For the love of you pet: Scratching causing problem
By John Beck
March 14, 2013 at midnight
Updated March 13, 2013 at 10:14 p.m.
My dog is scratching all the time. I have taken her to the vet multiple times and have gotten all kinds of medications. She has been on antibiotics, antihistamines, antibiotics, medicated shampoos, etc. She still scratches whether she is on medication or not. It seems that the medications were helpful at first but now don't seem to be helping. Do you have any advice on what I can do to give my poor dog relief?
I'm sorry to hear about your dogs scratching problem. Besides making your dog miserable, I'm sure it is driving you up the wall as well. When dogs continually scratch, regardless of medications, you are usually dealing with a chronic inhalant, contact or food allergy. There are many ways to tackle your allergy problem. One is allergy testing.
This is the ideal way to find out what your pet is having trouble with. Your vet will draw a few milliliters of blood and send them off to an allergy testing company. This company can run tests for common regional allergies, food allergies and allergies to insects. They send a report back to your veterinarian that shows how sensitive your dog is to each of these things. You then can have a serum made by the allergy company that is given to your pet in a series of injections.
You start off giving them approximately once or twice a week and might be able to dwindle down to a couple times a month. These injections usually provide the best results you will get. This process can be a little costly, but considering the amount you would spend trying to 'blindly' manage the allergy over the rest of the dog's life, you are probably better off going in this direction.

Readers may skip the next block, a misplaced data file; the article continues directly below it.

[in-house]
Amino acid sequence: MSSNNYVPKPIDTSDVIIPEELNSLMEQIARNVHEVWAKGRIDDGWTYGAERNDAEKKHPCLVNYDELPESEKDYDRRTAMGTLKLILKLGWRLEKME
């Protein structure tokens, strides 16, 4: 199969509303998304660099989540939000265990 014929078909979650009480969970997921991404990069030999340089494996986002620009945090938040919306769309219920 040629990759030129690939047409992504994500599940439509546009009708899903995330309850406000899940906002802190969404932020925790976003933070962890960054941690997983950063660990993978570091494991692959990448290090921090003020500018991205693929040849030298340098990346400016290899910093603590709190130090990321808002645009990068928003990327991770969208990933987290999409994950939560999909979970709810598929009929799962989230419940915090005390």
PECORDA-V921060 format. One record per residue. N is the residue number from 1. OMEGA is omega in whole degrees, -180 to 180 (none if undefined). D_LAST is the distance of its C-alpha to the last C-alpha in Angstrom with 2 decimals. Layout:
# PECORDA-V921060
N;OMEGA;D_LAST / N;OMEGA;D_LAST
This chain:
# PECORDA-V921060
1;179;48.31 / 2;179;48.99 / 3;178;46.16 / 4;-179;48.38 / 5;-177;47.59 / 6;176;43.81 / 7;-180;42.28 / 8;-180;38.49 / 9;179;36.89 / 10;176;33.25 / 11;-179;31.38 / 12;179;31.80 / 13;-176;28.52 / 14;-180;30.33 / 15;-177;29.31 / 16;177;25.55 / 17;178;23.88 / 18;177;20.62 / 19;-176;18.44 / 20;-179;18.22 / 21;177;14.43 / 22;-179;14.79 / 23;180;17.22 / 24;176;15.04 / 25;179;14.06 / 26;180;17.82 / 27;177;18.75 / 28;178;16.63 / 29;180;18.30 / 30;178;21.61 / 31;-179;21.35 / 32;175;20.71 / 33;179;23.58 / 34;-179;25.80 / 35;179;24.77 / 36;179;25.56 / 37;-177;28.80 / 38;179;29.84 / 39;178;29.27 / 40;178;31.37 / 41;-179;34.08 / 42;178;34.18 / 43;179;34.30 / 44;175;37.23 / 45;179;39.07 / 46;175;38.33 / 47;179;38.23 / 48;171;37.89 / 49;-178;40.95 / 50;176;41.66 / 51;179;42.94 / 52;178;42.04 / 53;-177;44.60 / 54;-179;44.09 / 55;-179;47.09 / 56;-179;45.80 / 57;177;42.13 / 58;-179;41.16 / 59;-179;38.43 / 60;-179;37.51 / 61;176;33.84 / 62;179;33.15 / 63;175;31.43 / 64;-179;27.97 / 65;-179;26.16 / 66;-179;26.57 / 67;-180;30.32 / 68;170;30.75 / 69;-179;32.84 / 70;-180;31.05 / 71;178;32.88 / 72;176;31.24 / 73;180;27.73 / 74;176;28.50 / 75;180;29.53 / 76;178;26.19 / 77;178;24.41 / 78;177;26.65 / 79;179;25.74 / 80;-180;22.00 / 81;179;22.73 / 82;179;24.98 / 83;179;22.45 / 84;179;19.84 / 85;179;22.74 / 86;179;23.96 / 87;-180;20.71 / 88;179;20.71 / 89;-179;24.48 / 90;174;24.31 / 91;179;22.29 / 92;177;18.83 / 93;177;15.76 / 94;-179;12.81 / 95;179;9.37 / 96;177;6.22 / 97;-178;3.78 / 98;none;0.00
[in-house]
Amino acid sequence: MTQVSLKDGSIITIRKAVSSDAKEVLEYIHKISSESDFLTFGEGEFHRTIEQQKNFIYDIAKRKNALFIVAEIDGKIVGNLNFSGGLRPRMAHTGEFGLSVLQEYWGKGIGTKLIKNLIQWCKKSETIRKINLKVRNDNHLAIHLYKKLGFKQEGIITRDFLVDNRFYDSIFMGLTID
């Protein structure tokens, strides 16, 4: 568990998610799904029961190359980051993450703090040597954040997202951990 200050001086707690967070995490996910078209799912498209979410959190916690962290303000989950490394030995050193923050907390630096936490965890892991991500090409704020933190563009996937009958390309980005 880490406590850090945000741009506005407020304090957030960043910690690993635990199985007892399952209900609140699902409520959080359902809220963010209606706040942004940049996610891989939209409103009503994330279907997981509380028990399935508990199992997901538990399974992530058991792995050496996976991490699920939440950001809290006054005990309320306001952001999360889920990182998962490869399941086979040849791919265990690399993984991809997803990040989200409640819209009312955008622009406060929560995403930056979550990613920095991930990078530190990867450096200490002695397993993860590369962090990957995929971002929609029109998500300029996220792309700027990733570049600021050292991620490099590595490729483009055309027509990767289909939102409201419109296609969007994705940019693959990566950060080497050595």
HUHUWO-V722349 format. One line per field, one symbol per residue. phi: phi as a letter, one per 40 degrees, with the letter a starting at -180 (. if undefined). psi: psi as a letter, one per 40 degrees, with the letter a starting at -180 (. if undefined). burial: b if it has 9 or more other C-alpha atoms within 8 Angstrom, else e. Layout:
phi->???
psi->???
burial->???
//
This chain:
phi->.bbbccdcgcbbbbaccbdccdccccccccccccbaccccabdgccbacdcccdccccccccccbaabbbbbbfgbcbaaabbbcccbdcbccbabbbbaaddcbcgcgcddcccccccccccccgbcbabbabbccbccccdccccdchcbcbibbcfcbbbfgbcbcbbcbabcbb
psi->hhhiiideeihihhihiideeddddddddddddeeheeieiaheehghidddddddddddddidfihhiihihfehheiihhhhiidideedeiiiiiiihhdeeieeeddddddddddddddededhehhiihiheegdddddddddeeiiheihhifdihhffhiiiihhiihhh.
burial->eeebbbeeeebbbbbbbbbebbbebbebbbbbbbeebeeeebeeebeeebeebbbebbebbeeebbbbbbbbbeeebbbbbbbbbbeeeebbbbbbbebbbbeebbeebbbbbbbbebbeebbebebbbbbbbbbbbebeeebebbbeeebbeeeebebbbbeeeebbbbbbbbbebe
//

If your report comes back as a food allergy, then you can eliminate that food item (i.e. chicken, beef, etc.) from your pet's diet. If you or your veterinarian suspects your dog has a food allergy and the allergy testing is not something that you can afford to have done at this time, a food trial can be done as well.
In a food trial, you look at the main source of nutrients in your current pet's diet. You then decide on a different source (a novel protein) to begin feeding your dog. Novel proteins include rabbit, venison, duck, salmon, buffalo, etc. You begin feeding these proteins and only these proteins to see if your pet begins to get some relief. There are two problems with food trials.
First, you can only feed the newly selected food. No human food or treats that are not made out of the same protein. Secondly, it often takes two or three months before results are evident. After the three months or so you will know whether the food is beneficial.
If not, you can then pick a different protein source and start again. If you opt for allergy testing, the food section will report what your dog is or isn't allergic to and then you can pick an appropriate food the first time. You will still need to feed only that food to avoid any future flare ups.
If you have any questions concerning allergy testing or food allergies, please feel free to contact me.
Dr. John Beck has a veterinary practice at Hillcrest Animal Hospital in Victoria. Submit questions to Dr. Beck at email@example.com.